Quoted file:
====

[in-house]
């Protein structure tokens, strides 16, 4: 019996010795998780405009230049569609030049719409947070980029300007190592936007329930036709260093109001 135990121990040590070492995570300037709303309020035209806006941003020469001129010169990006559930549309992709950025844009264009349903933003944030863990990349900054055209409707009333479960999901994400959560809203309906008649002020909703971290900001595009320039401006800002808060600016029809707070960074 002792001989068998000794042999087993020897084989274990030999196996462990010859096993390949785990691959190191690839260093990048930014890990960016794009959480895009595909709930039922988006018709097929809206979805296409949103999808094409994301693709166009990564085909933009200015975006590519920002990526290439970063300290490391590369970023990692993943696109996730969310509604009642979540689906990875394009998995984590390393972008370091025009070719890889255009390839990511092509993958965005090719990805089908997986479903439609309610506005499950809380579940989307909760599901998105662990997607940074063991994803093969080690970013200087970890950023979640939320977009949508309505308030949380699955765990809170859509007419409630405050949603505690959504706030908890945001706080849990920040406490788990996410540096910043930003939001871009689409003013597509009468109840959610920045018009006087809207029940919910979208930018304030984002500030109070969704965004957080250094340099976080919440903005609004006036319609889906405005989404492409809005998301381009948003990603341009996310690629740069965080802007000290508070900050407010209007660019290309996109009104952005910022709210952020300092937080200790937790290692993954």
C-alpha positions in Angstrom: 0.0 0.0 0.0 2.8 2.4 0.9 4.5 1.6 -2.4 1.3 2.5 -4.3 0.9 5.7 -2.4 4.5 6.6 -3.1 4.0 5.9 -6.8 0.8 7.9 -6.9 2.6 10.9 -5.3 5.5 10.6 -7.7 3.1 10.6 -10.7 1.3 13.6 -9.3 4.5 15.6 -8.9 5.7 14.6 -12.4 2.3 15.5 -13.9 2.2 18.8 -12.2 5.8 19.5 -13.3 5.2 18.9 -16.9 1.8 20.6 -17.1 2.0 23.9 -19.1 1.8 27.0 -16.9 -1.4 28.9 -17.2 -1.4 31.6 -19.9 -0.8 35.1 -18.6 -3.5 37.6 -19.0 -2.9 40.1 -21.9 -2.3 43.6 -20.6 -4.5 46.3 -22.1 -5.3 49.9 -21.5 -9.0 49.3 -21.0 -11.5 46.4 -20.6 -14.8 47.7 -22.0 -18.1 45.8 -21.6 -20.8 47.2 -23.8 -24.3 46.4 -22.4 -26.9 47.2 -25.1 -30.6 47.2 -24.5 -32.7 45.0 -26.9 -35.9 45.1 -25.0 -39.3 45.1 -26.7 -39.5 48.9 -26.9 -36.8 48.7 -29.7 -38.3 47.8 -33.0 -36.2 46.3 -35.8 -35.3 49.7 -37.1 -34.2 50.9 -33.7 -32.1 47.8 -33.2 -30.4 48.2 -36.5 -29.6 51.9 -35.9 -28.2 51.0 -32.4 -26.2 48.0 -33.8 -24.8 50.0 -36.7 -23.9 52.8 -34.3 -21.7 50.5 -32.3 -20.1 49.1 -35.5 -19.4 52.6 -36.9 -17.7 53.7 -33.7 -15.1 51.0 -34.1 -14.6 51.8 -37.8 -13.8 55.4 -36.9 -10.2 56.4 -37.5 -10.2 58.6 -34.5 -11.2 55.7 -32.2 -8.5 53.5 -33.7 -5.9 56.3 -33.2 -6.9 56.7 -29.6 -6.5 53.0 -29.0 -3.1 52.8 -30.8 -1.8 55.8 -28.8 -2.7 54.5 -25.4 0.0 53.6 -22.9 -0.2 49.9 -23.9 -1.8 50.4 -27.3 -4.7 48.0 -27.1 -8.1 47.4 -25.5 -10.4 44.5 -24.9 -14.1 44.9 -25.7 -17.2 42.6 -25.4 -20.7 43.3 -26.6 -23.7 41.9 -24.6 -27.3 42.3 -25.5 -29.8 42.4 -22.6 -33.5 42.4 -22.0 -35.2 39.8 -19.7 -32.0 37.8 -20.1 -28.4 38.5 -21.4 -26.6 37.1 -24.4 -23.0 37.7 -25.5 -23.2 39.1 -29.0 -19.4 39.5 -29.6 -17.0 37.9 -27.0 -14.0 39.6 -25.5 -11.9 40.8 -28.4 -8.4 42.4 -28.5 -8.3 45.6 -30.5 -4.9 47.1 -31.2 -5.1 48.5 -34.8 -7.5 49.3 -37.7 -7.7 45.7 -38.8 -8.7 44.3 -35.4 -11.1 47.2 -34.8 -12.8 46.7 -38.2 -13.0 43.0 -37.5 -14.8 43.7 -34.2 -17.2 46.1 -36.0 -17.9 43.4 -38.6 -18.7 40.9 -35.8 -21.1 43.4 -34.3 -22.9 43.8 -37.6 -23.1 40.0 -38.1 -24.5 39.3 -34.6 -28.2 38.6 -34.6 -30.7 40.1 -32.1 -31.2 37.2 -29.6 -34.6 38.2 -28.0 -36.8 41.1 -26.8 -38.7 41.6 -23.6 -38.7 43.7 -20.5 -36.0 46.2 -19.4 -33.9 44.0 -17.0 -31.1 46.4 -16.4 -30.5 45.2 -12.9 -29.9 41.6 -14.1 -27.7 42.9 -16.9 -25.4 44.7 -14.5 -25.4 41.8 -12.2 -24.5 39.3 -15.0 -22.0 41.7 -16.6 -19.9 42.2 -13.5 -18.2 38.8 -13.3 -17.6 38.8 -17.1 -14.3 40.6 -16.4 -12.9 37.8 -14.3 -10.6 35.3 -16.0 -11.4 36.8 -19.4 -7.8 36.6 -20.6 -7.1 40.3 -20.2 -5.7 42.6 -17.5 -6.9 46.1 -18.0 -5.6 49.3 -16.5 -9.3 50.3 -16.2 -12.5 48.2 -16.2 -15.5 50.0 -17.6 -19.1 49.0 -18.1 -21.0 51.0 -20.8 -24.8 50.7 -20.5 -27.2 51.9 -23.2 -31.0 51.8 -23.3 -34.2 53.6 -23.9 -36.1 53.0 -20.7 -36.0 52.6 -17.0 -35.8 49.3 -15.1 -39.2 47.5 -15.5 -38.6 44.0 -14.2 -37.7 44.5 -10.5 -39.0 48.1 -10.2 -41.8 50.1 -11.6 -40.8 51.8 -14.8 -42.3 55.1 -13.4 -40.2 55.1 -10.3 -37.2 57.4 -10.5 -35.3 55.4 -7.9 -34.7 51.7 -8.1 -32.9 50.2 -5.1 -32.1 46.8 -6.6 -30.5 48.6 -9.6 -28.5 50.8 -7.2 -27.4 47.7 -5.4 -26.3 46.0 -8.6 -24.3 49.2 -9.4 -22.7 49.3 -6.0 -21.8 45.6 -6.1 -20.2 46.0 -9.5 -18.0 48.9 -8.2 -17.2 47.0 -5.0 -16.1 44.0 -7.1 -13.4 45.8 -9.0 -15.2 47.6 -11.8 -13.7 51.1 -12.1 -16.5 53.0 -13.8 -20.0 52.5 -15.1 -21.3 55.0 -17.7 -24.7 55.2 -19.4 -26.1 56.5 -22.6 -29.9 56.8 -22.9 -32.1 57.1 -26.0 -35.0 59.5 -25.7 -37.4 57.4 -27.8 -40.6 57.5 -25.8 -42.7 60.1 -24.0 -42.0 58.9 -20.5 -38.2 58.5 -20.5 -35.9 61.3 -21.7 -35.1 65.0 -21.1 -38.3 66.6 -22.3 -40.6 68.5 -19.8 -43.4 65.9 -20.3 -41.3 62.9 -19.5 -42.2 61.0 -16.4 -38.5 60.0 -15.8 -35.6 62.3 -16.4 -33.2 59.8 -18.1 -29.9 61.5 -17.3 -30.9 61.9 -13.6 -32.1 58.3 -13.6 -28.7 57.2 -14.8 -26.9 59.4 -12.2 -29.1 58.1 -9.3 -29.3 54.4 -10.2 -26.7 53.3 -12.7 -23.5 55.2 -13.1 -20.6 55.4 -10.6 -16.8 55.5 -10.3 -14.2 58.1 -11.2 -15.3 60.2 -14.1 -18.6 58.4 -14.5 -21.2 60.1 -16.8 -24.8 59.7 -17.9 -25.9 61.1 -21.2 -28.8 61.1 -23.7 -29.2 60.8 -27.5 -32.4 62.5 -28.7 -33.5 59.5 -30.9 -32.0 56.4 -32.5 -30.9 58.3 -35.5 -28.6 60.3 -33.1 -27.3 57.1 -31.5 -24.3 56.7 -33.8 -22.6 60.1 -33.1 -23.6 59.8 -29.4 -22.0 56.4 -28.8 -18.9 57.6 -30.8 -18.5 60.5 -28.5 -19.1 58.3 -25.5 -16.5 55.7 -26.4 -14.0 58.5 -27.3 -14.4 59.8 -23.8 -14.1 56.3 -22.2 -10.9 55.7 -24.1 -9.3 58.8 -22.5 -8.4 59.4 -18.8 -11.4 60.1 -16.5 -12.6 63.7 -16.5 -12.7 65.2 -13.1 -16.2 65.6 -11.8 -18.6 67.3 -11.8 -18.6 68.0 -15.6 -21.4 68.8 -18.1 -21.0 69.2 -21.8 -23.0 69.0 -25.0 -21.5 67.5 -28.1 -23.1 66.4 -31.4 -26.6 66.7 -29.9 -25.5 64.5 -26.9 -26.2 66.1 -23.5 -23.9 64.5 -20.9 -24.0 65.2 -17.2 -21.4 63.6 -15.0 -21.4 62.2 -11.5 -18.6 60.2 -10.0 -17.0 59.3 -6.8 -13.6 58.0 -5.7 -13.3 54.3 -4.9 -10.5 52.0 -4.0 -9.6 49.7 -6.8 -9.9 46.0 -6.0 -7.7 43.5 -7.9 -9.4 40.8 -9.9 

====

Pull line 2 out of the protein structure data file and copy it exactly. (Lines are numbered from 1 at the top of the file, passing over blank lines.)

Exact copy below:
């Protein structure tokens, strides 16, 4: 019996010795998780405009230049569609030049719409947070980029300007190592936007329930036709260093109001 135990121990040590070492995570300037709303309020035209806006941003020469001129010169990006559930549309992709950025844009264009349903933003944030863990990349900054055209409707009333479960999901994400959560809203309906008649002020909703971290900001595009320039401006800002808060600016029809707070960074 002792001989068998000794042999087993020897084989274990030999196996462990010859096993390949785990691959190191690839260093990048930014890990960016794009959480895009595909709930039922988006018709097929809206979805296409949103999808094409994301693709166009990564085909933009200015975006590519920002990526290439970063300290490391590369970023990692993943696109996730969310509604009642979540689906990875394009998995984590390393972008370091025009070719890889255009390839990511092509993958965005090719990805089908997986479903439609309610506005499950809380579940989307909760599901998105662990997607940074063991994803093969080690970013200087970890950023979640939320977009949508309505308030949380699955765990809170859509007419409630405050949603505690959504706030908890945001706080849990920040406490788990996410540096910043930003939001871009689409003013597509009468109840959610920045018009006087809207029940919910979208930018304030984002500030109070969704965004957080250094340099976080919440903005609004006036319609889906405005989404492409809005998301381009948003990603341009996310690629740069965080802007000290508070900050407010209007660019290309996109009104952005910022709210952020300092937080200790937790290692993954």